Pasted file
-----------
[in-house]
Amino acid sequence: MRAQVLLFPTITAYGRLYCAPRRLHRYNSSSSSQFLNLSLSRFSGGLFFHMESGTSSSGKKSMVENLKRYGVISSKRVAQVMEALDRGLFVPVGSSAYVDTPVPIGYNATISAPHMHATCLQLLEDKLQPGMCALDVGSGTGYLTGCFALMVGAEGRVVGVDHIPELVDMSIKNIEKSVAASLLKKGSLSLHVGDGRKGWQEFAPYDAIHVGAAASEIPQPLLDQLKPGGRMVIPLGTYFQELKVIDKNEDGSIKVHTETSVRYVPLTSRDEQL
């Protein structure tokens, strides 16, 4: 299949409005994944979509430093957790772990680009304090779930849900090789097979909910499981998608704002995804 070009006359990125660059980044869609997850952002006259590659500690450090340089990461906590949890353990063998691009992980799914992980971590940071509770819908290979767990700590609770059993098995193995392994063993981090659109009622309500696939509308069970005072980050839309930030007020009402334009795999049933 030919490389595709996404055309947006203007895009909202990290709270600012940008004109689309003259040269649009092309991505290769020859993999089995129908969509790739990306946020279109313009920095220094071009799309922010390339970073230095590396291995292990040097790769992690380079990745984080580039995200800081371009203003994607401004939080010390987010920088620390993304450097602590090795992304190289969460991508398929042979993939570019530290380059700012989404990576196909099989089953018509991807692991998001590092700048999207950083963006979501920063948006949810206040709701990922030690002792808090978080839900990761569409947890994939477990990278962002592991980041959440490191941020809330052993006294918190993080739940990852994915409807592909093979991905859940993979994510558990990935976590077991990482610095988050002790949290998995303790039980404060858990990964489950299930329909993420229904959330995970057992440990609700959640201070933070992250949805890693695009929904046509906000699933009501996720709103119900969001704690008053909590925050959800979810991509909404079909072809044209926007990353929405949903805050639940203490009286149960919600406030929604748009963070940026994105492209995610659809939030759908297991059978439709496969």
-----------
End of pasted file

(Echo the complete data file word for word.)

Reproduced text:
[in-house]
Amino acid sequence: MRAQVLLFPTITAYGRLYCAPRRLHRYNSSSSSQFLNLSLSRFSGGLFFHMESGTSSSGKKSMVENLKRYGVISSKRVAQVMEALDRGLFVPVGSSAYVDTPVPIGYNATISAPHMHATCLQLLEDKLQPGMCALDVGSGTGYLTGCFALMVGAEGRVVGVDHIPELVDMSIKNIEKSVAASLLKKGSLSLHVGDGRKGWQEFAPYDAIHVGAAASEIPQPLLDQLKPGGRMVIPLGTYFQELKVIDKNEDGSIKVHTETSVRYVPLTSRDEQL
């Protein structure tokens, strides 16, 4: 299949409005994944979509430093957790772990680009304090779930849900090789097979909910499981998608704002995804 070009006359990125660059980044869609997850952002006259590659500690450090340089990461906590949890353990063998691009992980799914992980971590940071509770819908290979767990700590609770059993098995193995392994063993981090659109009622309500696939509308069970005072980050839309930030007020009402334009795999049933 030919490389595709996404055309947006203007895009909202990290709270600012940008004109689309003259040269649009092309991505290769020859993999089995129908969509790739990306946020279109313009920095220094071009799309922010390339970073230095590396291995292990040097790769992690380079990745984080580039995200800081371009203003994607401004939080010390987010920088620390993304450097602590090795992304190289969460991508398929042979993939570019530290380059700012989404990576196909099989089953018509991807692991998001590092700048999207950083963006979501920063948006949810206040709701990922030690002792808090978080839900990761569409947890994939477990990278962002592991980041959440490191941020809330052993006294918190993080739940990852994915409807592909093979991905859940993979994510558990990935976590077991990482610095988050002790949290998995303790039980404060858990990964489950299930329909993420229904959330995970057992440990609700959640201070933070992250949805890693695009929904046509906000699933009501996720709103119900969001704690008053909590925050959800979810991509909404079909072809044209926007990353929405949903805050639940203490009286149960919600406030929604748009963070940026994105492209995610659809939030759908297991059978439709496969």